When an interviewer asks you a question about something on your resume that could potentially be viewed as negative, it’s important to answer in a very concise manner. I teach my clients to answer these questions in 30 seconds or less.

Why? Because the longer you talk about something potentially negative, the more defensive you sound. And the more defensive you sound, the more you remind the interviewer you might not be a good fit for his or her job.

C: Confident

When someone asks you about something negative, the best response always involves you remaining confident. Why? Because it shows that you aren’t afraid to discuss this topic and, to you, it really isn’t that big of a deal at all.

The more confidence you have when answering these questions, the more interviewers will pick up on your confidence, and they’ll start to believe that the red flag isn’t that big of a deal either. Plus, trust me when I say this, employers love hiring confident people.

How does someone screw this up? By rambling and not being clear and concise.  That’s why step one is so important. Being clear and concise always makes you sound confident.

R: Redirect

The last step in this process is to redirect. The strategy here is to redirect the question away from the red flag subject and onto one of your strengths. By redirecting, you can actually have the interviewer think about your strengths and why you are a great fit for the job, rather than your red flag. How cool is that?

So, let me give you a real-world example so you can see how this works.

We’ll use Bob as an example. Bob is a high-level Technology Sales Executive with more than 20 years of experience.  His red flag issue is that from 2005 to 2008, he did not work in Technology Sales and instead spent 3 years selling real estate.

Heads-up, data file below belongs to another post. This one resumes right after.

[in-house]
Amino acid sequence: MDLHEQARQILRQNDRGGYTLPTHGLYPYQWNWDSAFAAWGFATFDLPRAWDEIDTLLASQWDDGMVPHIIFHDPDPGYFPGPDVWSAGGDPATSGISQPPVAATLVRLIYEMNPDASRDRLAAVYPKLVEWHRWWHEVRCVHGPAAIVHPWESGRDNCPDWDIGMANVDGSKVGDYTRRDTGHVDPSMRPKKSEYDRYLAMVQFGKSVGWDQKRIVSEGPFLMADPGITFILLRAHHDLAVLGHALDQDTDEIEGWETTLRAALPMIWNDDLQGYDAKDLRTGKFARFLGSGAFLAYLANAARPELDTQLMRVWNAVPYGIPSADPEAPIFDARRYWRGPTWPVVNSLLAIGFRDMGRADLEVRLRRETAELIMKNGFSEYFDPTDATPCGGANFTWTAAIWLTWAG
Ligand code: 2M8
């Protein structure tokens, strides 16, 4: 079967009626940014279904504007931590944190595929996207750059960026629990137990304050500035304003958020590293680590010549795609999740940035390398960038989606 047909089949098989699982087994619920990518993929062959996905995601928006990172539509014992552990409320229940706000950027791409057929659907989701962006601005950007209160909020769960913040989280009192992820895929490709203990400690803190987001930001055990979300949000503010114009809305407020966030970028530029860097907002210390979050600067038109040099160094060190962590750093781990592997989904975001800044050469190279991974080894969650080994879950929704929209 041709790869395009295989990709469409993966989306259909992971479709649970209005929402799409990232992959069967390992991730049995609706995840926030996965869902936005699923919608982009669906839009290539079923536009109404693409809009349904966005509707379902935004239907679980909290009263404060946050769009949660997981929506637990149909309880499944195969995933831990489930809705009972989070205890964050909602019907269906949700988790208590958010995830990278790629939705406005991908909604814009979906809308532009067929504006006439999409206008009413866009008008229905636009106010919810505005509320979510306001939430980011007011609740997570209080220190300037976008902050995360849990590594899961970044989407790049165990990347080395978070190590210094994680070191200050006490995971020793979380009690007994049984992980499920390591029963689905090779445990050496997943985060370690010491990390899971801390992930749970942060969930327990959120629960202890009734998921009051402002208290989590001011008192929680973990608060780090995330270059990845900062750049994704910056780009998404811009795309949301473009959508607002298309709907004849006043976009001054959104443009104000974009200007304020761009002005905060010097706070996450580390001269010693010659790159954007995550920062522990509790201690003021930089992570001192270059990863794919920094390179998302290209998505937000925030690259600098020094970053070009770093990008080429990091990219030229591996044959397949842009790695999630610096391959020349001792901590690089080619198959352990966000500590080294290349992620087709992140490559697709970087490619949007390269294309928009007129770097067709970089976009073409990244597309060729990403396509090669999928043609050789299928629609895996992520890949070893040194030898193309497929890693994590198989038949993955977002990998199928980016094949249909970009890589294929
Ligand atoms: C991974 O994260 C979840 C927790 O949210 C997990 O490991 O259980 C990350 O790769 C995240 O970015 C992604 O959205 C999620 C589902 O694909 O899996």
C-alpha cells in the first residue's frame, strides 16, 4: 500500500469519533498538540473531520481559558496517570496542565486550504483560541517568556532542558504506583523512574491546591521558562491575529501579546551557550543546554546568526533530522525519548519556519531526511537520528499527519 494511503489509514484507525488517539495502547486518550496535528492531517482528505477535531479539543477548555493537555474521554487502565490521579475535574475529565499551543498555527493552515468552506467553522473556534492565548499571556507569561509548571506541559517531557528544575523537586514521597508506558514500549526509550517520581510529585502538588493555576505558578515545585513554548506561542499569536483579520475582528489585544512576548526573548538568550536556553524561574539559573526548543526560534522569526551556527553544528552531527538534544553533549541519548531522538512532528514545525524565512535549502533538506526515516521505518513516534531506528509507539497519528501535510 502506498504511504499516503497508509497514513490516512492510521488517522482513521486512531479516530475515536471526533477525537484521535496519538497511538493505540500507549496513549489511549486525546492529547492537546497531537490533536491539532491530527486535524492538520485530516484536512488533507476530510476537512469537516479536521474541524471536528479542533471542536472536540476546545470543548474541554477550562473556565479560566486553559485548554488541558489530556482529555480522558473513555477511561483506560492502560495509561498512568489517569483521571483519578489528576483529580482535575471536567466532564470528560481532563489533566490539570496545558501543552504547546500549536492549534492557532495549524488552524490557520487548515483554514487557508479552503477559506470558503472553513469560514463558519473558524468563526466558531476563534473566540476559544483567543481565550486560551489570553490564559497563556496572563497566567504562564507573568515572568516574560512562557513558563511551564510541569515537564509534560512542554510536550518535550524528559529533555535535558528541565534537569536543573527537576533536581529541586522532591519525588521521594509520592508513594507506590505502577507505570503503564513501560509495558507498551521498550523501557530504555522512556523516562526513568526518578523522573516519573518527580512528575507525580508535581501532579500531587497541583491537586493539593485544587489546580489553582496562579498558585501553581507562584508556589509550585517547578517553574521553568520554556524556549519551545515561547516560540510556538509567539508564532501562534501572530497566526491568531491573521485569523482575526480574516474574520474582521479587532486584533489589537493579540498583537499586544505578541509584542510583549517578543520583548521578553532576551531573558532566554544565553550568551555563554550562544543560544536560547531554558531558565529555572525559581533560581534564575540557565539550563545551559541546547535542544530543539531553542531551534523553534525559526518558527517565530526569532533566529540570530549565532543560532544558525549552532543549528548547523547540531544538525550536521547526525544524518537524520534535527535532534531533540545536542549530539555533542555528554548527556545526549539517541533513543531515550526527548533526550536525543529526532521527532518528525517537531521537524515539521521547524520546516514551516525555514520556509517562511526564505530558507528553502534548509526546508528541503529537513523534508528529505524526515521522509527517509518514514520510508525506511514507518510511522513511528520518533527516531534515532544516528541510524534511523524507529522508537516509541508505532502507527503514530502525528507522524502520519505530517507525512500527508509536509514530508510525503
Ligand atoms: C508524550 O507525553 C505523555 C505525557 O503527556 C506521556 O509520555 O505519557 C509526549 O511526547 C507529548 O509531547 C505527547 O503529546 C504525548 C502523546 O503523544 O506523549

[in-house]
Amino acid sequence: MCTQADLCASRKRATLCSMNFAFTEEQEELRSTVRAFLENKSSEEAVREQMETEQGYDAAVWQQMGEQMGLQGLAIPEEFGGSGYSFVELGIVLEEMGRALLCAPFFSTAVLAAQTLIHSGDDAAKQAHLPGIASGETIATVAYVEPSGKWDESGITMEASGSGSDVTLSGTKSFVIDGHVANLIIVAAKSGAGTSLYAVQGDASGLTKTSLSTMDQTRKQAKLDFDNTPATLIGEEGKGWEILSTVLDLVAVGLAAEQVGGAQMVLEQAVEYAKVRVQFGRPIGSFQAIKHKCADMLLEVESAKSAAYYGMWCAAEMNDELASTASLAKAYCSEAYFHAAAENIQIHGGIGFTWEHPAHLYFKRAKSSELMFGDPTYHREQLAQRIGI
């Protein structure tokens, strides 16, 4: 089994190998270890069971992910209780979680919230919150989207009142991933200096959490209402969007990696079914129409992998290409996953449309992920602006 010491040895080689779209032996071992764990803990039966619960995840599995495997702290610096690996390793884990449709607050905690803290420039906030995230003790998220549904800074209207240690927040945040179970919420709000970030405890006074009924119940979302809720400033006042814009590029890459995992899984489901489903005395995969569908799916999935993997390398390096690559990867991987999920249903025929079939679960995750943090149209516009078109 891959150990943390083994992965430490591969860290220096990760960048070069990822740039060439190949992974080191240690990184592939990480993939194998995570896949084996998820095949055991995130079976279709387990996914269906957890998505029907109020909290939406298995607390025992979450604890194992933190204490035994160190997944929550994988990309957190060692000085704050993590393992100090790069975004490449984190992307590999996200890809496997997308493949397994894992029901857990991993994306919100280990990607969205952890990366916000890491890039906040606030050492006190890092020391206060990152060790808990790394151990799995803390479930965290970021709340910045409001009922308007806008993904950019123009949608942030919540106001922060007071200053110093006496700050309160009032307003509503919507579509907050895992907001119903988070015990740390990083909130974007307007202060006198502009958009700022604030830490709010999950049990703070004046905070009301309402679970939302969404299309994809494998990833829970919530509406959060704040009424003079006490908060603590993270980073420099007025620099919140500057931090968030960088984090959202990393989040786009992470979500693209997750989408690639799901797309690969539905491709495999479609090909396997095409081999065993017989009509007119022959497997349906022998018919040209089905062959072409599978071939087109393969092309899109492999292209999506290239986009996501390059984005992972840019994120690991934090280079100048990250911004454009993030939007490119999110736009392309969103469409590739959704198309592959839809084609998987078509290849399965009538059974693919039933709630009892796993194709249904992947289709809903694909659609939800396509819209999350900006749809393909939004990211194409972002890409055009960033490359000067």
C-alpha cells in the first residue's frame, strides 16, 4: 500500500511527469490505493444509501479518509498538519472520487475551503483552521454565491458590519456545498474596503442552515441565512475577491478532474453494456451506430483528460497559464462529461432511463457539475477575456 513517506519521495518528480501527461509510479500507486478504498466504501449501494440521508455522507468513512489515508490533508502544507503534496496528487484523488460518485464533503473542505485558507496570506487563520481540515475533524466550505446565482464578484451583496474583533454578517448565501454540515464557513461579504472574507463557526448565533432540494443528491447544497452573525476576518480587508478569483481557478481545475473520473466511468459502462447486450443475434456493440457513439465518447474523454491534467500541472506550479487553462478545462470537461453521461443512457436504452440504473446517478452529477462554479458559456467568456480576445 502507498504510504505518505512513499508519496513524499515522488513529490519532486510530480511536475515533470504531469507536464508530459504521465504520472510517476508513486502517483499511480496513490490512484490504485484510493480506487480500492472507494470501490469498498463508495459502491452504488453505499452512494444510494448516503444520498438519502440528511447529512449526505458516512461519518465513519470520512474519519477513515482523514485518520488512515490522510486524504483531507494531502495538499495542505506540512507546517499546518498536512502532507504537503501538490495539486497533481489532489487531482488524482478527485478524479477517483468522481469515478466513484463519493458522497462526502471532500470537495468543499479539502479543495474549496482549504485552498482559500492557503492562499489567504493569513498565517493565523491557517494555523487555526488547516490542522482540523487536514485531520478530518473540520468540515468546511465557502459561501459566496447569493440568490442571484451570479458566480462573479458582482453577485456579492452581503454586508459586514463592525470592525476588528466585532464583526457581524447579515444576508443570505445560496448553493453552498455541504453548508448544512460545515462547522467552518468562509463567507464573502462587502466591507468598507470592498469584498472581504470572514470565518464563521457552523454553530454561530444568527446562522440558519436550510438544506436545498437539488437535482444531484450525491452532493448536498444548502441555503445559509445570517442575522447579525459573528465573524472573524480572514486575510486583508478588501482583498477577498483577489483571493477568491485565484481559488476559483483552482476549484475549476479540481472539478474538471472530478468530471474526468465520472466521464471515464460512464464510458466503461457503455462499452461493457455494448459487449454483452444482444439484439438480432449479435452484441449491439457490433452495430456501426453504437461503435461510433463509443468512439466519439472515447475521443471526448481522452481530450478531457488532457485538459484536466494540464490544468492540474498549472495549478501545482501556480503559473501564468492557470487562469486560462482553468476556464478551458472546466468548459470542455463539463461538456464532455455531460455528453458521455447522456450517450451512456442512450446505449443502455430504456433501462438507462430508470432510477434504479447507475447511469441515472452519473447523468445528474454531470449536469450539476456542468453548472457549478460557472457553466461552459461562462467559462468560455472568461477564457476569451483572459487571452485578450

He’s been asked about this several times in interviews and never was offered a job.

I asked Bob how he had answered this question in interviews. He spent more than 4 minutes rambling about how real estate sales are similar to technology sales. His voice quivered, he never made a clear point, and the point he was trying to make was a very, very big stretch.

It was the absolute wrong approach. Instead of spending 4 minutes talking about real estate, Bob could have used that time to sell his strengths. Here’s how we taught Bob to answer this question:

Interviewer: “Bob, what happened in 2002? Why did you leave Microsoft and go into real estate sales?”

Bob:  “In 2002, I was on top of the world. I had just won back-to-back President’s Club Awards, I earned close to $500,000, and after 12 years … I was burned out a bit on Technology Sales.

So for a few years, I dabbled in real estate. What I realized is that I’m not passionate about real estate, and I am passionate about Technology Sales.

That’s why I’m so excited about this opportunity, because it leverages my 15 years of industry experience, specifically selling infrastructure services to top Fortune 1000 companies.”

It takes 30 seconds exactly to say this answer, and look at all of things it accomplishes.

Before Bob even addresses the red flag, he mentions that he won back-to-back awards and earned $500,000 in sales. That’s pretty impressive. Next, he simply says (confidently) that he dabbled in real estate for a few years but wasn’t passionate about it.

Bob uses redirection and shifts the focus to the fact that he has several years of experience, specifically selling infrastructure services to top Fortune 1000 companies, which is exactly what the hiring manager interviewing candidates for that job is looking for.

So, the next time someone asks you about one of your red flags, remember to use the CCR Technique. Be concise, confident, and redirect the question to focus on your strengths.

Do you have a red flag on your resume? Would you like some help figuring out how to handle your red flag question? E-mail me and let me know at kent.lee@perfectresumeaz.com.